There’s a digital tool for everything. We use technology to count our steps, help us meditate, and even remind us to drink water. It makes sense —  we’re in turbulent times and we need the right tools to keep us on track. Now, more than ever, we need help snapping out the constant cycle of uncertain news. We need to get off the rollercoaster of anxiety and dodge the perils of isolation.

It is important to remember this won’t happen on its own and that we all need the right tools to help us and our teams prevent feelings of isolation, uncertainty, and anxiety.  

This is where ProHabits comes in. 

ProHabits can be that tool,  giving you the expertise you seek to thrive at your work and lead others to thrive as well. 

What’s ProHabits?

Delivered by email or text, ProHabits provides opportunities for leadership growth through daily bite-sized actions. These actions offer guidance, inspiration, and a dose of delight to help leaders tackle evolving challenges. Each action is backed by research and designed to be completed in 2 minutes or less. 

ProHabits usually provides customized experiences that help companies create and track movement towards their highly complex people goals. From self-awareness to leading by action, ProHabits curates daily growth aligned to organizational goals.

To help beat the mindset crisis, ProHabits is offering a free month of actions to help the world Thrive Remotely. It’s our way of giving back to support local, national, and global programs to help rebuild the economy. 

Over 20 work days, ProHabits will train the most critical leadership habits that will help you overcome uncertainty and isolation to bring your remote teams together. 

All it takes is 2 minutes a day. 

We send you daily actions through email or text.

If you commit to an action in the morning, another message arrives later to ask if you did it.

You can sign up and start ProHabits today at no cost. Just follow this link and enter your name and email at the bottom of the following page: https://prohabits.com/thrive

Do this for yourself, do this for each other. 


ANDERSON, E., Carleton, N., Diefenbach, M., & Han, P. (2019). The relationship between uncertainty and affect. Frontiers in psychology, 10, 2504.
DiGangi, J. (2020, March 25). How to Make a Pandemic Even Scarier. Retrieved from https://www.psychologytoday.com/us/blog/reasonable-sanity/202003/how-make-pandemic-even-scarier
George, J. M. (2000). Emotions and leadership: The role of emotional intelligence. Human relations, 53(8), 1027-1055.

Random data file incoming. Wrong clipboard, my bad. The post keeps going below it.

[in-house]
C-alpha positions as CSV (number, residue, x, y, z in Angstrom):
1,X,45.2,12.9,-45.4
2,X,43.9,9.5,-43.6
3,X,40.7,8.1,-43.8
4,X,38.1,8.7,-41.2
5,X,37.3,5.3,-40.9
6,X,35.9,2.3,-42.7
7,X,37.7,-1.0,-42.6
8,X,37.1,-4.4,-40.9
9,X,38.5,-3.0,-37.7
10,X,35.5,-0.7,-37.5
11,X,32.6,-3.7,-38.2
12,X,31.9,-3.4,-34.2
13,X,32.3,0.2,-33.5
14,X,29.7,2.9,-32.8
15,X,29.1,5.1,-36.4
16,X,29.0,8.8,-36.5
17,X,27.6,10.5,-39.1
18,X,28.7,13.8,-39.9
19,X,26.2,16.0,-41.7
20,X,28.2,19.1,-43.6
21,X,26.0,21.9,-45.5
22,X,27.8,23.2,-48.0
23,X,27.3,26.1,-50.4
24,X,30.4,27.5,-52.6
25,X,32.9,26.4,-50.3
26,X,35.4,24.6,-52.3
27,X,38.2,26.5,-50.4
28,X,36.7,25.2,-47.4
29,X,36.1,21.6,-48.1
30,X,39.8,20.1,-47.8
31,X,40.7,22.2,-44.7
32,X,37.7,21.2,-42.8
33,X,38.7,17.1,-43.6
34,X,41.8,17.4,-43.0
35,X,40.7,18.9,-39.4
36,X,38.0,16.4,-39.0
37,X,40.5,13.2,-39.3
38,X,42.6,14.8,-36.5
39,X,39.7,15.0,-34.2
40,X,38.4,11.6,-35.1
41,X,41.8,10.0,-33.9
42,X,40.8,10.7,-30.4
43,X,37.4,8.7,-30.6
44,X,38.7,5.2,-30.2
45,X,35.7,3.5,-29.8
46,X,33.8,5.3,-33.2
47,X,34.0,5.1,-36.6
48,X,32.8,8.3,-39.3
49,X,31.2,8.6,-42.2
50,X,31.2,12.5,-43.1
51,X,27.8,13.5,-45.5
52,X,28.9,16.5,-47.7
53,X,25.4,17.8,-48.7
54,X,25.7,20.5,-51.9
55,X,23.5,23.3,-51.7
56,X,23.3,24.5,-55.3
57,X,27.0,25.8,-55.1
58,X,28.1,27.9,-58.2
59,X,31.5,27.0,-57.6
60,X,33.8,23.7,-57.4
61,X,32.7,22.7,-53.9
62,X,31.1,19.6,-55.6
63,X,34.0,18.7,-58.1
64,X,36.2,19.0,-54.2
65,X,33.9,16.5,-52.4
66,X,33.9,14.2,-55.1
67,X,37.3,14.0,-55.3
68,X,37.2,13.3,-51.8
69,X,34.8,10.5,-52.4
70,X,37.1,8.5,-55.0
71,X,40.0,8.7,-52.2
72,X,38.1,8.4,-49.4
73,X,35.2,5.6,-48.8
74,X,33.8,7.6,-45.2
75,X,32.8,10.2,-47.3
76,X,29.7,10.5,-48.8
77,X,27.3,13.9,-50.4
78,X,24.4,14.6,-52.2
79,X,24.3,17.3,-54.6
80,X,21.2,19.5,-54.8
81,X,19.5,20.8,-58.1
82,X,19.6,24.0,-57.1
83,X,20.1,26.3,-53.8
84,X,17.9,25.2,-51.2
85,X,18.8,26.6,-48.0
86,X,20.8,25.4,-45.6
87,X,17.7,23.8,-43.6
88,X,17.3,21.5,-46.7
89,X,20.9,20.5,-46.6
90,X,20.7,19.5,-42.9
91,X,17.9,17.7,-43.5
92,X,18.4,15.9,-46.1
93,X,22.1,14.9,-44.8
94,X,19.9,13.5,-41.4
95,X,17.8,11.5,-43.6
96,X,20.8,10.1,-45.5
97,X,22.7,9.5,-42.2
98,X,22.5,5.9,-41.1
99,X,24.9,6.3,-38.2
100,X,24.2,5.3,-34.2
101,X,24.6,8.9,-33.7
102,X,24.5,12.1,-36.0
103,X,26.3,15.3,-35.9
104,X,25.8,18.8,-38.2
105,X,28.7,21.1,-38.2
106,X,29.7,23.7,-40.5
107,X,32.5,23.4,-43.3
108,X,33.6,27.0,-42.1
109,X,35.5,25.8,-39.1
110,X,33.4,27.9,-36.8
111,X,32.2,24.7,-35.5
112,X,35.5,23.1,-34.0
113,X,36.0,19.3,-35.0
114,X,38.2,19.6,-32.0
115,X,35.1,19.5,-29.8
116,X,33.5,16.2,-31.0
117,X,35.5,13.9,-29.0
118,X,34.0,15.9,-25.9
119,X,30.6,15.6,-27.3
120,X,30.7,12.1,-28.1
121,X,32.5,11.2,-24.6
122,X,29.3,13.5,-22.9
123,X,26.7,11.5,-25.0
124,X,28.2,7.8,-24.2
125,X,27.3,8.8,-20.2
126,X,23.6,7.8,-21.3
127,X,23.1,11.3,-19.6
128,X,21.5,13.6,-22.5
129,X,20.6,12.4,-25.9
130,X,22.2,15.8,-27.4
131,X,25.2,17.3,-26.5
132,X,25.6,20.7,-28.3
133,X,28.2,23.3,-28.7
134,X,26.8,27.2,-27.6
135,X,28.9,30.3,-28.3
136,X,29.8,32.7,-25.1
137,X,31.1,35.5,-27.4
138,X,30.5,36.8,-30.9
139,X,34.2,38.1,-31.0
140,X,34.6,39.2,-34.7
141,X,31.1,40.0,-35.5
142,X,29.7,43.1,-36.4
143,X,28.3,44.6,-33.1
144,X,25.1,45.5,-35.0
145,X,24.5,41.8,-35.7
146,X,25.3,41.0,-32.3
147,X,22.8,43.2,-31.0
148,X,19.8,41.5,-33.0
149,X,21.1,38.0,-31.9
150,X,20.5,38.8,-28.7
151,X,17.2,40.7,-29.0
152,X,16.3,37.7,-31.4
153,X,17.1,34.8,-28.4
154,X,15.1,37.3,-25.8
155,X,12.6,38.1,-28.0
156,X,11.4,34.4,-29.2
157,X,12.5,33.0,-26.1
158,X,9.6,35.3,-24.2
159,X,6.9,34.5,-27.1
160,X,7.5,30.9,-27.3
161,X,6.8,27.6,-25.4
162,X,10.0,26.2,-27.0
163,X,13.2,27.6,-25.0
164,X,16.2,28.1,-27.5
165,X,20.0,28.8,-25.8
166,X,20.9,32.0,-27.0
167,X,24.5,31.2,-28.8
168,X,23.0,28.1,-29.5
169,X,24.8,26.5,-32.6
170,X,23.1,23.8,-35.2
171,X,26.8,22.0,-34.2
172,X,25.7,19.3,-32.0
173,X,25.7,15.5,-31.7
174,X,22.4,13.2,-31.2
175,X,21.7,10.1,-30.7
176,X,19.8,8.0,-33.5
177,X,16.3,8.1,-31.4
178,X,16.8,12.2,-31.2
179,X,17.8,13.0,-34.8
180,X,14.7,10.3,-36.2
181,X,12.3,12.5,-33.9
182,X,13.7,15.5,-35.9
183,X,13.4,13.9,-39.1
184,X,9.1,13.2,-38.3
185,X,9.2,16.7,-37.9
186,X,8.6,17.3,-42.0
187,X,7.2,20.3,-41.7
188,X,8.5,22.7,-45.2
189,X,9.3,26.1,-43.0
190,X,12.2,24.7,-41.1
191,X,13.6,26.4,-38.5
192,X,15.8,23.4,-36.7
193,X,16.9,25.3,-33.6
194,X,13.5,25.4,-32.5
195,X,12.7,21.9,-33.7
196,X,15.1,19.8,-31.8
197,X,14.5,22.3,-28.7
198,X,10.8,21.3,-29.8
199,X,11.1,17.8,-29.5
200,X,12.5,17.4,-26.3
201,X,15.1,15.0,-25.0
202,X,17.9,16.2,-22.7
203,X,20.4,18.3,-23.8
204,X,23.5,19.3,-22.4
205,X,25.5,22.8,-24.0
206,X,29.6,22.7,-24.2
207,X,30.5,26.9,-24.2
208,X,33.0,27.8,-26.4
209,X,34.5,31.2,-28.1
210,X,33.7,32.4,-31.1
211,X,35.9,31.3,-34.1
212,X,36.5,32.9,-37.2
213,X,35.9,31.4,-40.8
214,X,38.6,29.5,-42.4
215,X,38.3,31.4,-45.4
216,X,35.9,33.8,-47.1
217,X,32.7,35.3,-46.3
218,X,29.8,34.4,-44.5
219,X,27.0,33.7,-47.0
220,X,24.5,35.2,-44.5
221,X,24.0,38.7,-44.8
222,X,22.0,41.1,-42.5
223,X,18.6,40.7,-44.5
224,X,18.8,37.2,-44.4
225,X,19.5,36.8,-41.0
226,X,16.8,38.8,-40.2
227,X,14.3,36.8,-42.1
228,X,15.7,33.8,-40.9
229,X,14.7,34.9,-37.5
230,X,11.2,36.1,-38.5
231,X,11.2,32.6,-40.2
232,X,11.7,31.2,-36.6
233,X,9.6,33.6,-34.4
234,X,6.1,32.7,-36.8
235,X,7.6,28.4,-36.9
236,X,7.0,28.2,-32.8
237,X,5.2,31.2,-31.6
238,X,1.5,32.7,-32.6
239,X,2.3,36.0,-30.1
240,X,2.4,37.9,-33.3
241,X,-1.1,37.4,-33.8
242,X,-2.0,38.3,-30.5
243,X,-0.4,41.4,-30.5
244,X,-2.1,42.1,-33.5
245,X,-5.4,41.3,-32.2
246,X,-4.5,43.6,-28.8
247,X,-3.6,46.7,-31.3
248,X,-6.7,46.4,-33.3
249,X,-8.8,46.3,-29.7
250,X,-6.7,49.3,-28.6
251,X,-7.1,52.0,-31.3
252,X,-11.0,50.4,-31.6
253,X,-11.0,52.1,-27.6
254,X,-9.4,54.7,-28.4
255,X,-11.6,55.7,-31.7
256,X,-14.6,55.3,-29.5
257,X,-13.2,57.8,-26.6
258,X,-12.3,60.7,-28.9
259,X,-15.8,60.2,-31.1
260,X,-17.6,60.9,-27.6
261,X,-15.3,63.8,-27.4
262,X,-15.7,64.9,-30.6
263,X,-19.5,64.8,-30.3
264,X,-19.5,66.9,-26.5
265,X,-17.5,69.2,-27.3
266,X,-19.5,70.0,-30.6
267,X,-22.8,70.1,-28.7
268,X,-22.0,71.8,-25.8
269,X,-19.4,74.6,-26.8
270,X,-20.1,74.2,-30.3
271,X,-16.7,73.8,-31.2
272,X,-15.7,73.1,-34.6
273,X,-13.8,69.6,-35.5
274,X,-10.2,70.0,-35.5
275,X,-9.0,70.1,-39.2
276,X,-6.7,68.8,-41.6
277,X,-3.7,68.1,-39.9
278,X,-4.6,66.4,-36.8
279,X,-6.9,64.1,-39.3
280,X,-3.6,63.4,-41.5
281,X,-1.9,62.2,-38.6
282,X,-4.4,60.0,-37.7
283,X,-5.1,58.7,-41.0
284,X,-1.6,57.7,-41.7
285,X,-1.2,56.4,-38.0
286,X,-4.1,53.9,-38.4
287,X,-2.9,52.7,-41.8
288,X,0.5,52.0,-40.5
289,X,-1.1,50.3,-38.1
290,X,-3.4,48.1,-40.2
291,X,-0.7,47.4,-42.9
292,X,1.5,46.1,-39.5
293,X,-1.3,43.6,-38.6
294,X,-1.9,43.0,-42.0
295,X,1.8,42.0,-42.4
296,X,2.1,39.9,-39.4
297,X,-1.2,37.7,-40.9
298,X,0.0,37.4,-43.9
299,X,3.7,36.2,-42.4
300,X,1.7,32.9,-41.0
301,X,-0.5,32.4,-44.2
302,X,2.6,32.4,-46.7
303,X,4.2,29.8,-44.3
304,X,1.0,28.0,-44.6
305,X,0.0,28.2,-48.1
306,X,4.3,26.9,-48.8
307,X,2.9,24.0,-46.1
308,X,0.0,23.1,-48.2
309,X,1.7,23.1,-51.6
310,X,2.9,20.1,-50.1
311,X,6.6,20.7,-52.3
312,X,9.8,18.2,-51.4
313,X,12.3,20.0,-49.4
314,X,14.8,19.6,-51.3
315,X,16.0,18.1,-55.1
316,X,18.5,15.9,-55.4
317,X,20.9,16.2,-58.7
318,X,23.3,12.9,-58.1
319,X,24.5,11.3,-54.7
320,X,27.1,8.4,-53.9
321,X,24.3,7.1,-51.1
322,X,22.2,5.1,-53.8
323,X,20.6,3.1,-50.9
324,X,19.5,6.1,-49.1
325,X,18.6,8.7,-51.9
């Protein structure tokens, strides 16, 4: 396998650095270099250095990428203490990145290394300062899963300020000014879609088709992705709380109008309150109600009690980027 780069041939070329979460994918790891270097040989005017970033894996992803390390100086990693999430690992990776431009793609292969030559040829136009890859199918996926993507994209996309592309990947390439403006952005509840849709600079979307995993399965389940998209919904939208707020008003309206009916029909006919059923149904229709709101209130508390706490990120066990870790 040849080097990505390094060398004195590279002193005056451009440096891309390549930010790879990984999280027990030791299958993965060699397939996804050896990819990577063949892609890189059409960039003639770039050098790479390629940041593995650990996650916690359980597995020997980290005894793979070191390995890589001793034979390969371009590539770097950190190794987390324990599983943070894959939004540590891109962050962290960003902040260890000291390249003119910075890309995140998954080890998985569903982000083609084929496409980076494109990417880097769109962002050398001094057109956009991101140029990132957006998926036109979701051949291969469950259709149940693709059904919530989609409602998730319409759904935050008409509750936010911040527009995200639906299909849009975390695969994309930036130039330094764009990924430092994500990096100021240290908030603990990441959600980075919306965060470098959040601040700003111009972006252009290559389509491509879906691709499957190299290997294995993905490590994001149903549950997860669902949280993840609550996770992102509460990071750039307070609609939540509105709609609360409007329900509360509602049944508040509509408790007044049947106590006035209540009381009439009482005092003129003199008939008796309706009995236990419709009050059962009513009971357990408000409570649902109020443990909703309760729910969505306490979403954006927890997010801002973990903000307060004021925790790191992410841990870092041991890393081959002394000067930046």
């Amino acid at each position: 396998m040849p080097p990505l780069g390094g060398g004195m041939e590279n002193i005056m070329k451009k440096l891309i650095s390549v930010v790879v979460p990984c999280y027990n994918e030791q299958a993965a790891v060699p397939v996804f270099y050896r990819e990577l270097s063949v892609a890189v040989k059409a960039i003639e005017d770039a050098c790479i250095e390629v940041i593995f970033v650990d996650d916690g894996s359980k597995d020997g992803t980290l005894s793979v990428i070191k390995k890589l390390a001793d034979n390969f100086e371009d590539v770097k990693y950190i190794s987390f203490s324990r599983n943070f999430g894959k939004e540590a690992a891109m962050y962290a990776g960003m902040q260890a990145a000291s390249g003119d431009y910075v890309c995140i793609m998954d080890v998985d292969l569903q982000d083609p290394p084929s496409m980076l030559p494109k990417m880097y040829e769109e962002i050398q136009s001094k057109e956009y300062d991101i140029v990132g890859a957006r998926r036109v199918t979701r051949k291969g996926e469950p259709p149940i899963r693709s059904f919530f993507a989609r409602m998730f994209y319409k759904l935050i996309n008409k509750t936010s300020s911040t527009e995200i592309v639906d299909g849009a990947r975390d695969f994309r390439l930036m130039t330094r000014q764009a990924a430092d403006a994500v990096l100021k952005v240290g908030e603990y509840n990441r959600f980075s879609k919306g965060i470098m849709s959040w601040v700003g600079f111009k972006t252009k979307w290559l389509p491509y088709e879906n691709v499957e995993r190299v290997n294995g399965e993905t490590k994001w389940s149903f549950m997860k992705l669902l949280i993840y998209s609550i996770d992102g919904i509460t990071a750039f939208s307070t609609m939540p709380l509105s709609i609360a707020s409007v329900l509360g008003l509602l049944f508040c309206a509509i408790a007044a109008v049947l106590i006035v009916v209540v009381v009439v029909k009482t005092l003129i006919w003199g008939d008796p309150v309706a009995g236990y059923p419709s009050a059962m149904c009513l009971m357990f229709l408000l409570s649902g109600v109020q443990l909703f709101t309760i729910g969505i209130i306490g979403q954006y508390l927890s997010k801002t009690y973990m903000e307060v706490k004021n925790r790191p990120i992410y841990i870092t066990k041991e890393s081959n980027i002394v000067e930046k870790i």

Harland, L., Harrison, W., Jones, J. R., & Reiter-Palmon, R. (2005). Leadership behaviors and subordinate resilience. Journal of Leadership & Organizational Studies, 11(2), 2-14.
Hoffman, B. (2020, March 22). 7 Surprising Ways COVID-19 Is Changing the Way You Think. Retrieved from https://www.psychologytoday.com/intl/blog/motivate/202003/7-surprising-ways-covid-19-is-changing-the-way-you-think
Holten, A. L., & Brenner, S. O. (2015). Leadership style and the process of organizational change. Leadership & Organization Development Journal.
Kelly, S. (2020, March 21). I Spent a Year in Space, and I Have Tips on Isolation to Share. Retrieved from https://www.nytimes.com/2020/03/21/opinion/scott-kelly-coronavirus-isolation.html
Makarius, E. E., & Larson, B. Z. (2017). Changing the perspective of virtual work: Building virtual intelligence at the individual level. Academy of Management Perspectives, 31(2), 159-178.
Mulki, J. P., Bardhi, F., Lassk, F. G., & Nanavaty-Dahl, J. (2009). Set up remote workers to thrive. MIT Sloan Management Review, 51(1), 63.
Novotney, A. (2019, May). The Risks of Social Isolation. Retrieved from https://www.apa.org/monitor/2019/05/ce-corner-isolation
Otto, A. R., & Eichstaedt, J. C. (2018). Real-world unexpected outcomes predict city-level mood states and risk-taking behavior. PloS one, 13(11).
Vinckier, F., Rigoux, L., Oudiette, D., & Pessiglione, M. (2018). Neuro-computational account of how mood fluctuations arise and affect decision making. Nature communications, 9(1), 1-12.
Worried Sick: Fighting Stress and Anxiety in the Midst of COVID-19. (2020, March 26). Retrieved from https://www.cuimc.columbia.edu/news/worried-sick-fighting-stress-and-anxiety-midst-covid-19
John Paul